Some peers and mentors of ours believe that in a few years, the term "invasive" will be just as ugly and outcast as any other racist term, when our society learns to value plants and wildlife as much as it values human life, and when we get beyond the idea of "who and what belongs WHERE."

In fact, it’s already being seen as an outdated, binary way of seeing plants, as climate change continues to encourage species migration, like this Yale article exposes.

We absolutely love and agree with this refreshingly nuanced and non-binary perspective from our friends at Northern Appalachia School: The Discord of Invasion Ecology

Yes, Ecosystems are Still Facing Serious Challenges

It’s important not to dismiss or oversimplify the fact that aggressively expanding monocrops are dangerous to fragile ecosystems. And it is truly a concern when we know that many of our native plants are endangered because of over-competition from "invasive" plants that don't play well or communicate in friendly ways. But we still have to ask ourselves, who/what is really threatening our precious ecosystems?

From World Wildlife Federation: One the Brink - the biggest threats to Earth's biodiversity infographic.

The visual graphic above from this article is excellent at revealing the true cause of biodiversity loss: Changes in Land and Sea USE is 50% of the cause. Then at 24% is Species Overexploitation. Again, a lot of human influence here. This is a massive, nuanced and complex topic, but we encourage you to learn more about it before jumping on a bandwagon.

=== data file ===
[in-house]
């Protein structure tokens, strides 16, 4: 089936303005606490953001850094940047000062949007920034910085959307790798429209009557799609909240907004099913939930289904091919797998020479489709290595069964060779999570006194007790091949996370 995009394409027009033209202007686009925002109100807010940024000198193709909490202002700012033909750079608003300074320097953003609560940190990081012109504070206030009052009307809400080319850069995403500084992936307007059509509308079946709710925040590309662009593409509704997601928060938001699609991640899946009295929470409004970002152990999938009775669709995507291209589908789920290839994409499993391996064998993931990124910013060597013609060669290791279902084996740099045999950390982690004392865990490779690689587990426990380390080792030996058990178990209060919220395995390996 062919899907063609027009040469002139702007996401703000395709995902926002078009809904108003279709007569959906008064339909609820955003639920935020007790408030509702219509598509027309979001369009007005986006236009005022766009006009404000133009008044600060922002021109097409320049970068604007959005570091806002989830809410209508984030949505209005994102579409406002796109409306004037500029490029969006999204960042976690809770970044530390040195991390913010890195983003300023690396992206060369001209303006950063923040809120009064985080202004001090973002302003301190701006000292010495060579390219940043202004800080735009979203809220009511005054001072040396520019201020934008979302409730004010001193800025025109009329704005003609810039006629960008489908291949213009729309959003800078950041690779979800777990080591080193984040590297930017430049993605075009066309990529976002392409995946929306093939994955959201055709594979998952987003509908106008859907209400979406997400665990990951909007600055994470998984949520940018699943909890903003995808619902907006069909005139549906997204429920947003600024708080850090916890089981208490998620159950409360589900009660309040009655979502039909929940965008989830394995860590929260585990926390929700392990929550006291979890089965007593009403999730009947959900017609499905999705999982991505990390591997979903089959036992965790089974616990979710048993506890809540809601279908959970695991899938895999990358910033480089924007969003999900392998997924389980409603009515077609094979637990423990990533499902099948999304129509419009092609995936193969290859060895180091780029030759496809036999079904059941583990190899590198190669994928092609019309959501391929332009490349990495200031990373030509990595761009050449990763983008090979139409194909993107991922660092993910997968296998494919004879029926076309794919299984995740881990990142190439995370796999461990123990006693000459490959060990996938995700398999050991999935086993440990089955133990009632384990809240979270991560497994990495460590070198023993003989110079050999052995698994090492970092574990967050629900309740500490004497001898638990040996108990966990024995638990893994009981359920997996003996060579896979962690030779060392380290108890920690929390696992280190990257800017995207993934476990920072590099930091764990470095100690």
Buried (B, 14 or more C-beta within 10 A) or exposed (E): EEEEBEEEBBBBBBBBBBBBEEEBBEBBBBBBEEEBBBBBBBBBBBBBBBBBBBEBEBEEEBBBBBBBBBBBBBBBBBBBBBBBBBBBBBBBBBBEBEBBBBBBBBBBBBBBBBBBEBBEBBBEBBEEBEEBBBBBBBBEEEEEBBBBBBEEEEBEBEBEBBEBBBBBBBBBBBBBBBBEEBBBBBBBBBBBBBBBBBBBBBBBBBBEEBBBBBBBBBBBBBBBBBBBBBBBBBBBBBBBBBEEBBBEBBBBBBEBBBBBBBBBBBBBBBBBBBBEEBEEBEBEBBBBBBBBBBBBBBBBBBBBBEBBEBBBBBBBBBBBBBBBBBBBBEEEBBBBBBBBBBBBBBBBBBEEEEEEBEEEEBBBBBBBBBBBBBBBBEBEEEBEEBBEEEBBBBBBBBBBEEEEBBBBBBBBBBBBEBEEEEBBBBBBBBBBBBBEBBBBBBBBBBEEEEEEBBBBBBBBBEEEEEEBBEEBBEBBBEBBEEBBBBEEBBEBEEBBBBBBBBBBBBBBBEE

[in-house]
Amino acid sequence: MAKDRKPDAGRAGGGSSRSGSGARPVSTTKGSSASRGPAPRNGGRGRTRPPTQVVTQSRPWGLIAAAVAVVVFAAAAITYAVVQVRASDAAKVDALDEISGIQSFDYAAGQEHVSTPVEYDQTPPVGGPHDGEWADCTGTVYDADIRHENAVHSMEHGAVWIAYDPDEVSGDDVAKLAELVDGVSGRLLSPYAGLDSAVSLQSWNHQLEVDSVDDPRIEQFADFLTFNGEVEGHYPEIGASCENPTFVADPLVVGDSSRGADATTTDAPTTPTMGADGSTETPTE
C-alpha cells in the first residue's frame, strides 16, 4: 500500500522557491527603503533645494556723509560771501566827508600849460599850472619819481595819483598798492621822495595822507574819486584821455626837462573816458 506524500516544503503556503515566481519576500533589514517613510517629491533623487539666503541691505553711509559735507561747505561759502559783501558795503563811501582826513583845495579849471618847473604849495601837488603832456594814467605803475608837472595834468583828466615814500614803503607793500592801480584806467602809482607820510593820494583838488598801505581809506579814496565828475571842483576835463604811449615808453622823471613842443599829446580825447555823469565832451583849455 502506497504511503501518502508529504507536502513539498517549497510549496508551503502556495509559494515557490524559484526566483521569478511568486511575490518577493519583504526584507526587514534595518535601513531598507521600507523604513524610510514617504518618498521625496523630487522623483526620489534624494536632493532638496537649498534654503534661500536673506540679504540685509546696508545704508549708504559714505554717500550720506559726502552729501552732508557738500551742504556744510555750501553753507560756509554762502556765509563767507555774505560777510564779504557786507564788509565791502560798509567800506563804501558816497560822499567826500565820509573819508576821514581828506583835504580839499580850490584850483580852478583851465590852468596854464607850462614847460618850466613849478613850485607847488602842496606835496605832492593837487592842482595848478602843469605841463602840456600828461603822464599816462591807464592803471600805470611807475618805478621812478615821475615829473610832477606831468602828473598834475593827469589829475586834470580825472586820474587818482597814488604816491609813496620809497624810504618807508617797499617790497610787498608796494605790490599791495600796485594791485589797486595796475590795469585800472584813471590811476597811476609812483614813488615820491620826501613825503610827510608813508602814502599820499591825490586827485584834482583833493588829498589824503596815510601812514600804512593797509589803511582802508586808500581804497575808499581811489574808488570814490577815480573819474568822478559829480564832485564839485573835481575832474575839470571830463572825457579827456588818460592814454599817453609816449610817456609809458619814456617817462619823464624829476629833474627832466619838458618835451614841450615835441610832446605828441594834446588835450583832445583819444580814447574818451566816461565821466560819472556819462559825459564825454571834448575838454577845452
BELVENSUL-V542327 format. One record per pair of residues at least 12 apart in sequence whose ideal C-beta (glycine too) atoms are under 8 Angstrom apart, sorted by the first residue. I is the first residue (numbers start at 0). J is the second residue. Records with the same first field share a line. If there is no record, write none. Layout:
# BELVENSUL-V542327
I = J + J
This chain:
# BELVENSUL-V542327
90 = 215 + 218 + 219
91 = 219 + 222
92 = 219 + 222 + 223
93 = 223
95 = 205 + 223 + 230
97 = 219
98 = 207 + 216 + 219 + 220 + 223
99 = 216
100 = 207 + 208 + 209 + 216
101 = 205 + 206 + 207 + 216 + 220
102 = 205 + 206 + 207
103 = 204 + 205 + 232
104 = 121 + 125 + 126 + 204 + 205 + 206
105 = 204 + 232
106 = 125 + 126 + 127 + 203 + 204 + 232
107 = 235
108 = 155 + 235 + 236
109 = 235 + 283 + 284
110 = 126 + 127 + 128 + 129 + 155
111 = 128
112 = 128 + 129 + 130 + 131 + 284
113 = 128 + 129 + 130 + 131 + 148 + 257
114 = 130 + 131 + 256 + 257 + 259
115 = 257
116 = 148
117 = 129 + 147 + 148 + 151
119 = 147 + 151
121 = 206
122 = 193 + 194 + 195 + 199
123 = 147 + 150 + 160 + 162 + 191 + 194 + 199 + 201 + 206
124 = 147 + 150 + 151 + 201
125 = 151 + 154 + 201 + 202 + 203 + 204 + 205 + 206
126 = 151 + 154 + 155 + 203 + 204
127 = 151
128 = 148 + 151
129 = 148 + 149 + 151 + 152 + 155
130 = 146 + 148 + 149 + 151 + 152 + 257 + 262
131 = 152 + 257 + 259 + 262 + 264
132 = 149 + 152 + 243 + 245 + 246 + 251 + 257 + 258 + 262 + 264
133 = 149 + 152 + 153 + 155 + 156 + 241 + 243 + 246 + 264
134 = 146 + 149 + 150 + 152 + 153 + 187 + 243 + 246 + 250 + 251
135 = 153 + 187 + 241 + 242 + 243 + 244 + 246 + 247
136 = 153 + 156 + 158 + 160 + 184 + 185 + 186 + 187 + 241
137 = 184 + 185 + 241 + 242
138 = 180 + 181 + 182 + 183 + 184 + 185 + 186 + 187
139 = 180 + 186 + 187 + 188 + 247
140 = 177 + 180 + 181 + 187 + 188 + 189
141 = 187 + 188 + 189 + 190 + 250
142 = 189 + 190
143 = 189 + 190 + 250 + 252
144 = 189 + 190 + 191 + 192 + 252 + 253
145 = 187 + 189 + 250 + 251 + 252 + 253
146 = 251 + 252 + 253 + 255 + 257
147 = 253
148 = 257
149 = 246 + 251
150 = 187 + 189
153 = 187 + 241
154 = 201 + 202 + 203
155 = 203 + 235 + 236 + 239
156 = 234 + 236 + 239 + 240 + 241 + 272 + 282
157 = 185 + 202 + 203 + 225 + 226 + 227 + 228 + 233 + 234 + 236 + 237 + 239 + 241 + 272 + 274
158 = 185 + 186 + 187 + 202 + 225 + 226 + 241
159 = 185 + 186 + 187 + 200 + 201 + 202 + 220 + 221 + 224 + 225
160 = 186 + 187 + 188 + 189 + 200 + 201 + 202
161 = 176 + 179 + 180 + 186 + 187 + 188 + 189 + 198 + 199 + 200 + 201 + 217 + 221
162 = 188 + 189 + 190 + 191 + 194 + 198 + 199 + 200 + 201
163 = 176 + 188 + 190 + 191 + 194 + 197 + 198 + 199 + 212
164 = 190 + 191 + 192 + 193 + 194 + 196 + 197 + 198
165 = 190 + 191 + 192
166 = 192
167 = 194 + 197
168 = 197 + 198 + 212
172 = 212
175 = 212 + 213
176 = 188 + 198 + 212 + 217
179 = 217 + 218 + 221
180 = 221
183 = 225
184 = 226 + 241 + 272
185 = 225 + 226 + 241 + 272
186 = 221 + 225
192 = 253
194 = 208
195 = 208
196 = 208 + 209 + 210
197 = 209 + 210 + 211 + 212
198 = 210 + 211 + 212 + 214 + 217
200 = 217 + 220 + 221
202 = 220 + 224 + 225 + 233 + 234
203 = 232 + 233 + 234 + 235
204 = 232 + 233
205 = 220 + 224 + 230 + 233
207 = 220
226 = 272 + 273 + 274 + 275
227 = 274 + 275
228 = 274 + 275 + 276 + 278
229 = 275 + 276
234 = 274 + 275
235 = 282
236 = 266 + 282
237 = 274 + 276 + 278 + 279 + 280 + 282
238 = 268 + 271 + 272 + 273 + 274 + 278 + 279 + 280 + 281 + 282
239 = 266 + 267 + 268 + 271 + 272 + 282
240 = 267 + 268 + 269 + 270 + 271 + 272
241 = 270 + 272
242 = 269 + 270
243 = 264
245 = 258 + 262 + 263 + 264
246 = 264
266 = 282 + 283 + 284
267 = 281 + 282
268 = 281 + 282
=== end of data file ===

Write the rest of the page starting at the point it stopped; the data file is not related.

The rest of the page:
→ Here’s a simple overview by the Audubon Society describing what everyone means when they use the terms native, non-native and invasive, and why it matters to all of us. We actually love this organization, as well as the National Wildlife Federation and Xerces Society, who all do great conservation work, promote native plants and foster habitat for endangered species.

There are a plethora of peer-reviewed studies and articles written about wide-ranging issues related to this oversimplification, and here is one of them, revealing that “the question of how we define a native species has been surprisingly underexplored.” This is not just a quaint, or ignorant earth-lover’s argument. Even true scientists are seeking to understand the issue better, but governments, media and corporations have an interest in selling products and keeping funding, so they perpetuate any wars they can.

→ This article, Ending the Costly, Toxic and Unnecessary War on Invasives, by a woman much like any of us, shares a handful of studies, reports and articles confirming our suspicions and claims about the profit focus fueling much of the rhetoric we see on social media, etc.

→ OUR FAVORITE BOOK on this topic Beyond the War on Invasive Species by Tao Orion

Where Do We Land + What Can We Do?

There will be a place for all of us on this spectrum, like there is for every nuanced and complex concept. Please just choose where you land based on your research, experience and personal commitment to a Place.

When you know your Place, and you've studied the subject a bit more than simply absorbing the clever memes that trigger our human propensity to take sides and go to war, then you can make informed and wise decisions as the steward of your unique Place.

LEFT: Biodiverse wildlife habitat with birdhouse. RIGHT: Nature journal sit spot in the woods, observe and interact.

So what do the LadyBugs do?

Here’s a list of recommendations based on our own practice and experience with understanding and managing “invasive” species in various Places. Take what makes sense for you and the land where you live, love, work and/or worship.

- Take a step back to observe and interact FIRST, always. If you need inspiration here, our favorite book of stories and successes on this subject is One Straw Revolution by Masanobu Fukuoka.

- Ask yourself and the land questions to discover what the ecological function of these plants or insects are. Do they do something we can’t see at first? Do they offer something we need?